Do You Remember? (1)

Do You Remember ? (1)

Preface

         Heard W.O. Mitchell (Who Can Hear the Wind) on the radio the other day, giving a reading at an author's convention at Harbourfront. It was about an English teacher (presumably W.O.) giving a lecture on writing to a bunch of students. If you want to be a writer, he said, sit down and write. An hour or two or three a day, every day. And don't ask what about. Write about the first thing that comes into your head. Don't worry about who's going to read it, or what they will think about it, or about you. Nobody will ever read it. Including you. You're not writing to have anybody read it. You're writing because you're a writer, and that's what writers do. They write. They write because they want to write. Or because they have to. Don't worry about whether it will work or not. If it will, it will. And if it won't, it doesn't matter. And don't worry about style, or errors, or corrections, or plot, or anything. Just write.

        So I thought that's what I might try to do. I'm doing it on the computer instead of by hand because my hand gets tired and shakes. Maybe it was last night's Scotch. I'm not doing it on the computer so it can be printed and easy to read. Nobody is supposed to read any of this stuff, and that means you. Me too. So here goes. And it doesn't matter what any of this will tell anybody about me, because none of it will tell anybody anything.


Donald J. Finley

March 26, 1999

Dear Diane and Wally:           Re: DYR

 

         It occurred to me, no that Wally has a computer with all the bells and whistles, and can send faxes and e-mails and download kiddie porn, that we, the three of us, should open a DYR file, standing for “Do You Remember”, to reassure ourselves that what now seem like dreams of people and things in the long ago, once upon a time were real.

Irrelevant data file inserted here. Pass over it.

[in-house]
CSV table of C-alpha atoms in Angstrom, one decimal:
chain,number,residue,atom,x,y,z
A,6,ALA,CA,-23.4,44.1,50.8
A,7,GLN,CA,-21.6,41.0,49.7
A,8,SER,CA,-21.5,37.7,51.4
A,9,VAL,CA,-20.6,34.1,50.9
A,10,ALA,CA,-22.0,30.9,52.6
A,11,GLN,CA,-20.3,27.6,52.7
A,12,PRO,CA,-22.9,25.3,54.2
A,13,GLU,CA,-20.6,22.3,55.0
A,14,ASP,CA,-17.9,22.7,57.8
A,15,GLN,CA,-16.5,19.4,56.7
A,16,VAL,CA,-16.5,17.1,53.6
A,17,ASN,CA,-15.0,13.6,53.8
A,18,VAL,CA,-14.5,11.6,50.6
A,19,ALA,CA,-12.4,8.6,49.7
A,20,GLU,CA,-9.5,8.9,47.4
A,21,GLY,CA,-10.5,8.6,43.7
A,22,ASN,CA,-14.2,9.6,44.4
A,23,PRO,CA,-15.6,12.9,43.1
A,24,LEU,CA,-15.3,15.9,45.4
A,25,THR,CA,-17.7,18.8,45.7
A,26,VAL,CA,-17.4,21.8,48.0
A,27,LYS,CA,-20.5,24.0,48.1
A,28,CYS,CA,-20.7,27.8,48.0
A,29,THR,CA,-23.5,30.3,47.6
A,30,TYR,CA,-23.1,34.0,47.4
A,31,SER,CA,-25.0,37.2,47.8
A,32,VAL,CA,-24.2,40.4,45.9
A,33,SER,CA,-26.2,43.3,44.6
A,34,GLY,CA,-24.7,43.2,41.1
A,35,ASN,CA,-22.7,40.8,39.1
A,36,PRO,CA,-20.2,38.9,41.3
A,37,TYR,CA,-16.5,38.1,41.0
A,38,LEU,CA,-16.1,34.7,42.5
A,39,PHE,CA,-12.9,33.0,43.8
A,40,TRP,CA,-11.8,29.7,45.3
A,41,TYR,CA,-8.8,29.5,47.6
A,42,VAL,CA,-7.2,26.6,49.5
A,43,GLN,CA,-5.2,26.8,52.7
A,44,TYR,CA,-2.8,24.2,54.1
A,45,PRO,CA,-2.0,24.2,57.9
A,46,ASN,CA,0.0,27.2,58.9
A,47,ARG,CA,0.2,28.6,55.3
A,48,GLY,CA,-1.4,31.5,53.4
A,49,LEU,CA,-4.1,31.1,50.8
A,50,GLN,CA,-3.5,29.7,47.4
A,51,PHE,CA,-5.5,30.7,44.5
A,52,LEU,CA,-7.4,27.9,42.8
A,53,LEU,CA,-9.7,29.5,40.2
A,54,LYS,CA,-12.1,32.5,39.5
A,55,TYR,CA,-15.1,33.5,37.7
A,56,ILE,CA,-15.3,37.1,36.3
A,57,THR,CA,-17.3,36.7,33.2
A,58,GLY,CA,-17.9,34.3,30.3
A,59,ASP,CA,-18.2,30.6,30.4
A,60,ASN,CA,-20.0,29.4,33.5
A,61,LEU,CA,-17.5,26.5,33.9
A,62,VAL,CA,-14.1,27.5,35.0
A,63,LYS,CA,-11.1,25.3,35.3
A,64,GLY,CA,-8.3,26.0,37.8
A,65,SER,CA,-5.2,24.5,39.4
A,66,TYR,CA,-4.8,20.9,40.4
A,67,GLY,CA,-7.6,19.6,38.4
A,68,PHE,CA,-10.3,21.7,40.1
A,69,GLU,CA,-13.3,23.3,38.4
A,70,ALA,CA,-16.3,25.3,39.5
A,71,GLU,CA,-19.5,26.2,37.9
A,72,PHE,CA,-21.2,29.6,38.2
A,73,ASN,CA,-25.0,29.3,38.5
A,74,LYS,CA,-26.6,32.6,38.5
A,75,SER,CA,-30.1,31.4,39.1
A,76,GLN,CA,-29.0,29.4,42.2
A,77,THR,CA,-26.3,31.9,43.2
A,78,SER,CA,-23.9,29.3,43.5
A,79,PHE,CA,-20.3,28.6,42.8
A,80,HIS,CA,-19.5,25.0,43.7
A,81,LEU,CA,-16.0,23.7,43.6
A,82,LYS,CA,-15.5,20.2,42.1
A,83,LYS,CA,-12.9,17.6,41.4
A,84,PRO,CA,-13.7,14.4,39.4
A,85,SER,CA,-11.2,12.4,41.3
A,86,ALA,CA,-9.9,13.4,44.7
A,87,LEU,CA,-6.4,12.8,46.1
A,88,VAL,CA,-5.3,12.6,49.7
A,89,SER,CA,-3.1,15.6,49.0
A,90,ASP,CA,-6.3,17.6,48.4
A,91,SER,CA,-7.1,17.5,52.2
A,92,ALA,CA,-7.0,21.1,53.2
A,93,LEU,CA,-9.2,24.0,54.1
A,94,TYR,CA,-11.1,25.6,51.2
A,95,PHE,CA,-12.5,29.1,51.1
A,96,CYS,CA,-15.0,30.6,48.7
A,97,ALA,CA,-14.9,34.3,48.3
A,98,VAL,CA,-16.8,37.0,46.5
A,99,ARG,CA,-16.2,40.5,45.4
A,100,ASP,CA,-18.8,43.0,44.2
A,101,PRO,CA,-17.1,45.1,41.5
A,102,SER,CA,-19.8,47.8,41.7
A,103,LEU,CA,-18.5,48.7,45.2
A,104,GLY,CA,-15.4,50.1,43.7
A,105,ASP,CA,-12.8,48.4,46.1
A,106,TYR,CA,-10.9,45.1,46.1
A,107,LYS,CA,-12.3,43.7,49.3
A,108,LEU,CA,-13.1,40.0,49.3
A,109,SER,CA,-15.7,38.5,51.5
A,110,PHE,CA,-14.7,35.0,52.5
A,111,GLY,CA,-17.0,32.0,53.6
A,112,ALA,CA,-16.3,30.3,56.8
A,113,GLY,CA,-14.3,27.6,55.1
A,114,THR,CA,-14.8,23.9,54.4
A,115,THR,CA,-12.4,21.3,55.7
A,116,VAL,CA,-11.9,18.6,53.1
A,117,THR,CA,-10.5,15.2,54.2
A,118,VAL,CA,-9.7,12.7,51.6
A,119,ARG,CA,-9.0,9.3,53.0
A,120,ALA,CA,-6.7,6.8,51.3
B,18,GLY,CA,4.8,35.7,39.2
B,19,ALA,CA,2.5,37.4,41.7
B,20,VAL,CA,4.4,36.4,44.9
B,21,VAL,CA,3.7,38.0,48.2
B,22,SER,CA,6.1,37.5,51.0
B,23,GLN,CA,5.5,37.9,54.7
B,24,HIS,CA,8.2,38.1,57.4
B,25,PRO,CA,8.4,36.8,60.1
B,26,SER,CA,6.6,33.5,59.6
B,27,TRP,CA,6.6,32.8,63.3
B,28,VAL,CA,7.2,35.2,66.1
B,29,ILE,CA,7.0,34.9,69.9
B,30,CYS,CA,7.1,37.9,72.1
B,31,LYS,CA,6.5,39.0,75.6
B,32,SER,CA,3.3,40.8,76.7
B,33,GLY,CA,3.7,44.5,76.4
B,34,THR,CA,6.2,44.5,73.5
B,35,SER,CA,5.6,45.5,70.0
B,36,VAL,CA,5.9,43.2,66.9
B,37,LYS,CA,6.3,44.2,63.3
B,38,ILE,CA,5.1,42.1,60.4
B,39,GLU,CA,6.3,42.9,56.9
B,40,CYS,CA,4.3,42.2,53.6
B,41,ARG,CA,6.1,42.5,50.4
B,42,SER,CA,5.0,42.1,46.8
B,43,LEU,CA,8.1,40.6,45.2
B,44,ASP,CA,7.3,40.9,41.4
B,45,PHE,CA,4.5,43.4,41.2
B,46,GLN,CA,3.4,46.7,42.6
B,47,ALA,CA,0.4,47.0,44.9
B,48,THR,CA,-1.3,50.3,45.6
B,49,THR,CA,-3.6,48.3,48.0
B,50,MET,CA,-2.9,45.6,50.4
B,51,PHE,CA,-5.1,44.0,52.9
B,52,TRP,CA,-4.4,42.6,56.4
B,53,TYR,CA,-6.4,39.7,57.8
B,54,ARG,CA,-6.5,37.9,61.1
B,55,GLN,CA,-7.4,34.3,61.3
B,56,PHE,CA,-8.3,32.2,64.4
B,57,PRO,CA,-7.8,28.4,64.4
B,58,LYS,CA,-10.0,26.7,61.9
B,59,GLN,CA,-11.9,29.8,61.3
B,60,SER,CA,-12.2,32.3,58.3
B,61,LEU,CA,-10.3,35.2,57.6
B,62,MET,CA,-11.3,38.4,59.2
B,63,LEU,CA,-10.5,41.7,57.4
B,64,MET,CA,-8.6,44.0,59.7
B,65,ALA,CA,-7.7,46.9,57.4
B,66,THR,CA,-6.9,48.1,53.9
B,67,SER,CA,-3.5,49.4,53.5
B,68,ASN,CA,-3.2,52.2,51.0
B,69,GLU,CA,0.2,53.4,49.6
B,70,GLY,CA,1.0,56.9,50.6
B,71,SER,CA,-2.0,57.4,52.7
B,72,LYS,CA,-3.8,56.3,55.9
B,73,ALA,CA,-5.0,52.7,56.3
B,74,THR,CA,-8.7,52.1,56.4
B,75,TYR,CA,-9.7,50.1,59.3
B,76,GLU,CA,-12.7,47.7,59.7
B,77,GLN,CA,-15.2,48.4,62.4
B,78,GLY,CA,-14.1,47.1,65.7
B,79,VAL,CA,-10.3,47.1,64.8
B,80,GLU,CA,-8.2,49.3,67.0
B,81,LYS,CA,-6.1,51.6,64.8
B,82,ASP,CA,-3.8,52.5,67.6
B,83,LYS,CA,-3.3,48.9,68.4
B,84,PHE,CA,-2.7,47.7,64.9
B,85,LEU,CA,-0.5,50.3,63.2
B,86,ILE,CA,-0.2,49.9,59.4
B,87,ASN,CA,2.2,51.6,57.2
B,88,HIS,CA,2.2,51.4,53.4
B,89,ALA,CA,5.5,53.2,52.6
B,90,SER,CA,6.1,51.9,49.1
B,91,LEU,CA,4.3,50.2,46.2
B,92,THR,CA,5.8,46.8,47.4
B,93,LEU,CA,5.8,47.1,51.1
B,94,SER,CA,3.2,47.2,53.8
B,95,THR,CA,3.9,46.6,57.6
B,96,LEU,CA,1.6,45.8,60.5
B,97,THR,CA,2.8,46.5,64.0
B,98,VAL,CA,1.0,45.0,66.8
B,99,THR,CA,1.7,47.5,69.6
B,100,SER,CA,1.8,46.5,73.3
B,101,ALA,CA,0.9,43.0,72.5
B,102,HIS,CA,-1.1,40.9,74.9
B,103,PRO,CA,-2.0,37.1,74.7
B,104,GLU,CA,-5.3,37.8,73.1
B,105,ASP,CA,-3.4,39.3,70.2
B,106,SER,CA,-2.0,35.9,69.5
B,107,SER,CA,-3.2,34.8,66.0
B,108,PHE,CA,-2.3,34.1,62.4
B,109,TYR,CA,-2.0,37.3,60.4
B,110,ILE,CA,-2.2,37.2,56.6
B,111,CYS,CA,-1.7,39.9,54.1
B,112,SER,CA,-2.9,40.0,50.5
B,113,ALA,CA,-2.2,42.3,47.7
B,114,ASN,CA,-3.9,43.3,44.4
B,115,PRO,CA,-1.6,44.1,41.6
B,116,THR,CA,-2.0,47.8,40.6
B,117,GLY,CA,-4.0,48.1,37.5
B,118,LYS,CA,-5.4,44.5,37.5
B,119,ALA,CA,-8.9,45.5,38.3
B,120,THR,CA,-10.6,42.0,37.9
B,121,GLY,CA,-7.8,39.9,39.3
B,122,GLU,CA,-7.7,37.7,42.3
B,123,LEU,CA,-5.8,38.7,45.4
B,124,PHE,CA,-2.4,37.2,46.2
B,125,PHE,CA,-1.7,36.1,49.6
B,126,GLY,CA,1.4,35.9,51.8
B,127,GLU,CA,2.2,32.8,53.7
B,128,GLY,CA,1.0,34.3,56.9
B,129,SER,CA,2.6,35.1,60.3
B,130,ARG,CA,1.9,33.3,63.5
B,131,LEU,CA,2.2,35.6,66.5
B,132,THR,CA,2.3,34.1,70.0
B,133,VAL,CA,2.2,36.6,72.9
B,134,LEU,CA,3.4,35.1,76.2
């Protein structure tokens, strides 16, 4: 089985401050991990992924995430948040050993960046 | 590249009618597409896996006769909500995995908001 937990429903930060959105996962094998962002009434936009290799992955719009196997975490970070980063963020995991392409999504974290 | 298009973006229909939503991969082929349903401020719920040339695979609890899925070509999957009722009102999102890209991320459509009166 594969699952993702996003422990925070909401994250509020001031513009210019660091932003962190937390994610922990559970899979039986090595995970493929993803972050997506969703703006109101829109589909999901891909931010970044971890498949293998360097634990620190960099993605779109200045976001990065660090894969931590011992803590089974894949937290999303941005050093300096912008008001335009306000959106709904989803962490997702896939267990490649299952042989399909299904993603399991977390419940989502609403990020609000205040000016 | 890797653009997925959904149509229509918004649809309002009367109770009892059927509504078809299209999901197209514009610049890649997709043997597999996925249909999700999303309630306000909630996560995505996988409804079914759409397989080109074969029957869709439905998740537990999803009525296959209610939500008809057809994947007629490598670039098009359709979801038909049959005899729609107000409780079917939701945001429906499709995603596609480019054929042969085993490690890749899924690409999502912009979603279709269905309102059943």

For example, I can remember the cookies Gramma used to give us – this may have been before your time, Diane – when she and Pop lived in the flat at 1182 Queen Street West, at the corner of Northcote, near Gladstone, and the telephone number was Lakeside something or other. Our father paid their monthly telephone bills, ranging from $2 to $3. I happen to know this, because I have the cheque stubs Dad kept in a metal box he hid in a secret place in Bedford park. They were store bought sandwich cookies filled with pineapple jam, shaped and embossed like wicker flower baskets, and they were my favourite cookies in all the world. How she must have skrimped to buy them for us, for their only income was the old age pension of $20 each a month.

         What a silly idea this is. But I have opened a DYR file anyway, just for the fun of it, so that we can recall the little world we lived in when we were young. May I suggest that any contributions be limited to one or two pages, and that they be sent to the other two of us. This may pose a problem for you, Diane, unless you decide to buy a computer and get into the 20th century before it's too late. I must get a new one, if for no other reason than to catch up to Wally.

Looking forward to reminiscences,